The Grade II listed vicarage in the village of Hathersage was immortalised in Jane Eyre as Morton village.
Charlotte caught a chill whilst walking in the grounds of Gawthorpe Hall in Lancashire, and it is thought this led to her death in 1855. (David Knights)
While they are at it, something could be done about Wycoller Hall, also of importance in the Brontë story, where - remember - Lancashire County Council is planning on stopping 'the management, maintenance and ranger service'.

Among the '14 things to do in the Bradford area this May Day bank holiday weekend' listed by The Telegraph and Argus, there's this for today:
The Brontë Parsonage Museum is celebrating the life of Charlotte Brontë with a special tour as part of the 'Parsonage Unwrapped' series, at 7.30pm. Tickets £15 / £12 concessions and Brontë Society members (proof of membership required) - includes a glass of wine. (David Jagger)
Express gives the 'top 10 reasons to visit Yorkshire', which include
6. Explore Haworth, the Yorkshire village on the edge of the Pennine Moors where the Brontë sisters grew up and were inspired by the countryside around them. Charlotte Brontë is most famous for penning Jane Eyre while Emily wrote Wuthering Heights. The home where they grew up, The Parsonage, is open to the public and shows how it would have looked when they lived there.  (Anne Gorringe)
The Daily Mail asks writer Freya North about books.
. . . would you take to a desert island?
Jane Eyre is just so devastatingly romantic — they literally go through fire for love. I read that you won’t understand true love until you’ve read it.
Writer Amanda Jennings tells The Irish Times her trick for coping with bad reviews:
What weight do you give reviews? I would be lying if I said I didn’t read them. I do. The harsh ones undoubtedly hurt. But if I do get one that isn’t great – a one- or two-star – I look up a book I love, perhaps The Book Thief or The Kite Runner or Jane Eyre, and read the one- and two-stars for that. It helps put things into perspective. If the very best books in the world can attract poor reviews, then why am I worrying about mine? Reading is highly subjective and differing opinions go with the territory. If a book is going to move some readers then it is just as likely to grate with others.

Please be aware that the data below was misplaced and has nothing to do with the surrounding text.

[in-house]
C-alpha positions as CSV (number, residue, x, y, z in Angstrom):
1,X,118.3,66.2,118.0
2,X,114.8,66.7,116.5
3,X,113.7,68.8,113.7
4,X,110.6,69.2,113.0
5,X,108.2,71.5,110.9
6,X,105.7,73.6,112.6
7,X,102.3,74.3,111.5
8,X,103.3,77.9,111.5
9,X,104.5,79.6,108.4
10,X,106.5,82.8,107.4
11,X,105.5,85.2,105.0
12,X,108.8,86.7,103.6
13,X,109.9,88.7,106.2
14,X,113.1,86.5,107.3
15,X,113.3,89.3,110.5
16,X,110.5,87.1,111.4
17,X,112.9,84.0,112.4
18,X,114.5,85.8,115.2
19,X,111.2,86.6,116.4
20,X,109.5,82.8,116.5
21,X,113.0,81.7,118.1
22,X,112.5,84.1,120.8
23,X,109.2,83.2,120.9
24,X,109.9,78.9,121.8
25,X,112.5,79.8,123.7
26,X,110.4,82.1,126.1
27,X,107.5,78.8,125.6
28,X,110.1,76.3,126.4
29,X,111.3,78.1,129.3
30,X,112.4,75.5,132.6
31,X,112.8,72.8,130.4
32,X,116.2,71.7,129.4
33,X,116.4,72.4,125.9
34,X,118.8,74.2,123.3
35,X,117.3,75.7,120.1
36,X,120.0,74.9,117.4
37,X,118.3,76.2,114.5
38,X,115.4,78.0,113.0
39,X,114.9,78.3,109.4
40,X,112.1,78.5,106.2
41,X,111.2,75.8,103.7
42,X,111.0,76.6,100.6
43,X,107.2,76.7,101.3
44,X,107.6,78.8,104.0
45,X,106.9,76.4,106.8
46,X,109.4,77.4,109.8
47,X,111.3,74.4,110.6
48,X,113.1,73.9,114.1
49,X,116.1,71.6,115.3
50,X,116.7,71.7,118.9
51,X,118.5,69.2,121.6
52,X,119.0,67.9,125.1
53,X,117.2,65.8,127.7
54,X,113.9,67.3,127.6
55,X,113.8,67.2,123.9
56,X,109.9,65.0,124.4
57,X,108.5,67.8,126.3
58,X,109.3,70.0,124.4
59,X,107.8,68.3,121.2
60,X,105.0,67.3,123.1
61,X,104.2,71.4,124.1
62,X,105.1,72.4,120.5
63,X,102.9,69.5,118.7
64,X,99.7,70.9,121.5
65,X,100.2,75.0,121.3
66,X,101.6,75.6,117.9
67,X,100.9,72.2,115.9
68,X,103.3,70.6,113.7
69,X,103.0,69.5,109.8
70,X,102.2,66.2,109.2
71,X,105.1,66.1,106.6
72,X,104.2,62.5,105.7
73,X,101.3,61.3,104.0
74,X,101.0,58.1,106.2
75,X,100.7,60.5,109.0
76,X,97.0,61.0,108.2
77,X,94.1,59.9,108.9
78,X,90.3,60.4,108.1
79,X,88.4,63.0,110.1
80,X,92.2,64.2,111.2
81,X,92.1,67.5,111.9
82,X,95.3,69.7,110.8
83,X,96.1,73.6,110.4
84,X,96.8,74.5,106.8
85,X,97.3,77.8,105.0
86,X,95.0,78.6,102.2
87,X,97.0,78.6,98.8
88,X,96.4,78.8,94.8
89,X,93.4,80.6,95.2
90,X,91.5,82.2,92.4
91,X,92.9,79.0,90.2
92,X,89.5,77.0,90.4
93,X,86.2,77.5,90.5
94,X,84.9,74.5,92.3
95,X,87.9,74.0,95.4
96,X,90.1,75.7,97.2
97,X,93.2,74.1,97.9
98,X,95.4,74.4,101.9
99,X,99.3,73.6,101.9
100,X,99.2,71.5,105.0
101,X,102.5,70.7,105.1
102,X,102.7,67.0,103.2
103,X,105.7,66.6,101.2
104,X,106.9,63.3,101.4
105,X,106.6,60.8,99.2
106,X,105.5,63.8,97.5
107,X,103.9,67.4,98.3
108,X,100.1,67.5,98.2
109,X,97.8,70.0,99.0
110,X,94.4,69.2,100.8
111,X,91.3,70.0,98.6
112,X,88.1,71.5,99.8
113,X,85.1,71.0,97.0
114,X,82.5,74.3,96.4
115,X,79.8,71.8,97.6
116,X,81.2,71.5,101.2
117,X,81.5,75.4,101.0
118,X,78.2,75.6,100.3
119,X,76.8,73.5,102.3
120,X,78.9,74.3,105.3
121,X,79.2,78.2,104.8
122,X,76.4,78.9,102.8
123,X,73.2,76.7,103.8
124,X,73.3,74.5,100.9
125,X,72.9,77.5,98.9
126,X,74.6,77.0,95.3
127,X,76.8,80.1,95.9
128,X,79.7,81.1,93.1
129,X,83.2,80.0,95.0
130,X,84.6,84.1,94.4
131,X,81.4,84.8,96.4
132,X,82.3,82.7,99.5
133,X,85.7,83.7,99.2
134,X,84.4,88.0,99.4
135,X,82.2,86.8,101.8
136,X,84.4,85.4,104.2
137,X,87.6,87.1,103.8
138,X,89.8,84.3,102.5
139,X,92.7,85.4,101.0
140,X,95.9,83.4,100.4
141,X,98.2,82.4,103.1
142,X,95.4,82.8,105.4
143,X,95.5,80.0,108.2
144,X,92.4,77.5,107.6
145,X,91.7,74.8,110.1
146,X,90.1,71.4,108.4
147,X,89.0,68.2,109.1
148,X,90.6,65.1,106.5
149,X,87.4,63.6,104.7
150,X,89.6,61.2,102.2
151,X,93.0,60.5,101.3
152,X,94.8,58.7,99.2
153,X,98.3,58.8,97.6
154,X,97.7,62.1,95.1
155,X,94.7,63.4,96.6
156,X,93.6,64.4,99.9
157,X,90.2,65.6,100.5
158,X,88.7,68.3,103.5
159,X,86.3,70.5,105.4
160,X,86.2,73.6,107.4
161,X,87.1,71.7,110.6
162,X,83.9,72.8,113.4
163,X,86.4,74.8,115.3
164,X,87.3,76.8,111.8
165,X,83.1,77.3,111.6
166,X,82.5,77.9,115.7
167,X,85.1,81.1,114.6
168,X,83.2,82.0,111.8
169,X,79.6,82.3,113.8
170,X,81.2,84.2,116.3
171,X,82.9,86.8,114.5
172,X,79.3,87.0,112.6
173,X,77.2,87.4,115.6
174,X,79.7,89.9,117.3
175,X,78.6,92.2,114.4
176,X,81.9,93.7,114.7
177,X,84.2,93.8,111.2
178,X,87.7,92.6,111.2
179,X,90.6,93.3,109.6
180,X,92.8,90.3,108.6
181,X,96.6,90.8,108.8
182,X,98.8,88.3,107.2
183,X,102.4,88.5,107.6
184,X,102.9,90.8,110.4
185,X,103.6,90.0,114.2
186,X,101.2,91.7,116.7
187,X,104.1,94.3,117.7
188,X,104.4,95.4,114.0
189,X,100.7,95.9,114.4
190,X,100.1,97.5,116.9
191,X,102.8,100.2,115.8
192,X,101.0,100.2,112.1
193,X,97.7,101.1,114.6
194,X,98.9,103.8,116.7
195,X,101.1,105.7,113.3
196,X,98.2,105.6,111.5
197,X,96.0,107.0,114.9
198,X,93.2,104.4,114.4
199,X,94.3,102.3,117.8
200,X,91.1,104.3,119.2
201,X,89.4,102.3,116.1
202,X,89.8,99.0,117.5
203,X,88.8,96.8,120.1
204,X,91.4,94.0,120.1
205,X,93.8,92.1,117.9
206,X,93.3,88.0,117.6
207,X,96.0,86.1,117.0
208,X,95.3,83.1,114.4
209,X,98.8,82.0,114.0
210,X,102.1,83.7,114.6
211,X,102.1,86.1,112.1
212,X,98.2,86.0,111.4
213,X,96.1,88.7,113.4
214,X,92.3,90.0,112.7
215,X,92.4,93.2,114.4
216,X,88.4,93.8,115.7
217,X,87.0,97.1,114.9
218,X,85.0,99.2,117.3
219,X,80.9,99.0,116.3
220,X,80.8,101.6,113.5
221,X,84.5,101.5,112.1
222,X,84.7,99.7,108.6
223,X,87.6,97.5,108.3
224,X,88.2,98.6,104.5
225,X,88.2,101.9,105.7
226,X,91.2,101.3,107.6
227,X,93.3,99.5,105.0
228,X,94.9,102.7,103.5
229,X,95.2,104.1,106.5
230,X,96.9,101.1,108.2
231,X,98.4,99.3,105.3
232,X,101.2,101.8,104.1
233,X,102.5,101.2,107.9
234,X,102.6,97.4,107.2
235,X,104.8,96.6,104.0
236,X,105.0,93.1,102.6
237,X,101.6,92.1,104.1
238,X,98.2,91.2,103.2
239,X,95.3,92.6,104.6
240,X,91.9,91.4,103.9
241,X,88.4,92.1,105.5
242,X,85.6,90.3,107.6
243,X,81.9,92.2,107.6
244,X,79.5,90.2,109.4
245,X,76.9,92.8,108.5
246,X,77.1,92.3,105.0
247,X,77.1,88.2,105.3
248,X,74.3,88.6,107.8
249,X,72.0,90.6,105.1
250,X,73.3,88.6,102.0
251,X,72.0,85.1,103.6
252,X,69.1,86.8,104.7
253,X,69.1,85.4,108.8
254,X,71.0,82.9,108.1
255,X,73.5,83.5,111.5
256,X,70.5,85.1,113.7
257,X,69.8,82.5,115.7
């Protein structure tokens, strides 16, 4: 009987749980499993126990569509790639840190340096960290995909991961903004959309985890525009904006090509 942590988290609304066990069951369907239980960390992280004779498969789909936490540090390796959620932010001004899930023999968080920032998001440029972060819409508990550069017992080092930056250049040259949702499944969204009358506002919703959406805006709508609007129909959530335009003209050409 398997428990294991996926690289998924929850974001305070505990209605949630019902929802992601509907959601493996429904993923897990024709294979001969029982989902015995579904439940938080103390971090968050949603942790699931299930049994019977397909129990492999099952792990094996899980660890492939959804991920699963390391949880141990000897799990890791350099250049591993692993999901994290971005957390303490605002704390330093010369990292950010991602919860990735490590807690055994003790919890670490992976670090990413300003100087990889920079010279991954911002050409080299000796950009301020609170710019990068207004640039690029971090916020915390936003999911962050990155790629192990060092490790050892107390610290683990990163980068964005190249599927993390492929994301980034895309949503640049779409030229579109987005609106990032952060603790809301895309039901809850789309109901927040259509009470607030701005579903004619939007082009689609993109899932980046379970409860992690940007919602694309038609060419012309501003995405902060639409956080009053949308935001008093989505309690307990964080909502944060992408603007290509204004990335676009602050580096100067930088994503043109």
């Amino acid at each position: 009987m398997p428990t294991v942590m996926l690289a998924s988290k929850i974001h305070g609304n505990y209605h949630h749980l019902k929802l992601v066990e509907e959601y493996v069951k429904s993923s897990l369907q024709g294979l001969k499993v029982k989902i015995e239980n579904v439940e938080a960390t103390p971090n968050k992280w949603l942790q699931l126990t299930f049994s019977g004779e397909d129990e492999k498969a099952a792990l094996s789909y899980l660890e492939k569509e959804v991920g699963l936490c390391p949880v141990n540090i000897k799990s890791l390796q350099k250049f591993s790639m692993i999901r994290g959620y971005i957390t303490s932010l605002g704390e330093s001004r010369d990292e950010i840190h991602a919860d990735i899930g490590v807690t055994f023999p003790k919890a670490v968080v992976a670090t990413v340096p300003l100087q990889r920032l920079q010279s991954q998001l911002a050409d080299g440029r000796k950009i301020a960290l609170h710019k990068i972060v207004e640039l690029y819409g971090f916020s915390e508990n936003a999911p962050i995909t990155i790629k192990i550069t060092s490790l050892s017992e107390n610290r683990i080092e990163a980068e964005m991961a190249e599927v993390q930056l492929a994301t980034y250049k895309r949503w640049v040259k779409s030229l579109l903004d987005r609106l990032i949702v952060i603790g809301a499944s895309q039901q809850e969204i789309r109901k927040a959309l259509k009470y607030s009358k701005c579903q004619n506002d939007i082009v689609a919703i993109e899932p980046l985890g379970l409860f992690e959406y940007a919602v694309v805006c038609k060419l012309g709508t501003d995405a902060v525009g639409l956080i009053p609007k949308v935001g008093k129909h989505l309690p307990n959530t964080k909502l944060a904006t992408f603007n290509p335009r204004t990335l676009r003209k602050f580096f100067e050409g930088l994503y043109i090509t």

Broadway World reviews the production of Jane Eyre the Musical at Hale Center Theater Orem.
Kenna Lynn Smith as Jane Eyre (double cast with Elizabeth Dabczynski-Bean) splendidly depicts the inner turmoil of her character and sings the impactful score with beauty.
Her husband, David Matthew Smith, is the understudy for Edward Rochester (played at most performances by Equity performer Dallyn Vail Bayles). He gamely attacks the role and succeeds in winning over the audience.
Rachel Bigler deserves special recognition for her delicious portrayal of Rochester's fiancé, Blanche Ingram (double cast with Alicia Pann).
Also making a wonderful impression are Lynne Bronson as Mrs. Fairfax (double cast with Melany Wilkins), Alex DeBirk as St. John Rivers (double cast with David Matthew Smith), and Malia Mackay as Grace Poole (single cast).
Some of the dialect pronunciation is spot on, but unfortunately many of the actors' accents were hit-or-miss throughout the reviewed performance.
The music direction by Justin Bills and sound design by Cody Hale keep the music and dialogue sounding their best and add a thrilling aural ambiance to the proceedings.
The costume design by MaryAnn Hill (assisted by Patti Glad), along with the hair and makeup design by Janna Larsen (assisted by Heather Jones), are striking and appropriate.
The scenic design by Bobby Swenson and Cole McClure and companion lighting design (by Swenson) and projection design (by McClure) are artistic and captivating. The visuals of the production are sometimes haunting, sometimes glowing--encapsulating the wide range and depth of emotion in the piece.
Interesting stage pictures from director Christopher Clark and choreographer Cory Stephens heighten and intensify this emotion, resulting in a very satisfying production. (Tyler Hinton)
The Orion recommends Lyndsay Faye's Jane Steele and GraphoMania (Italy) recommends Jasper Fforde's The Eyre Affair among other books about books. Sandy Docherty on Baking Down Barriers posts about the cake she made for the Brontë200 birthday celebration at the Parsonage. Kevd'r (in Slovenian) posts about Charlotte Brontë. Rapsodia Literaria (in Spanish) reviews Wuthering Heights.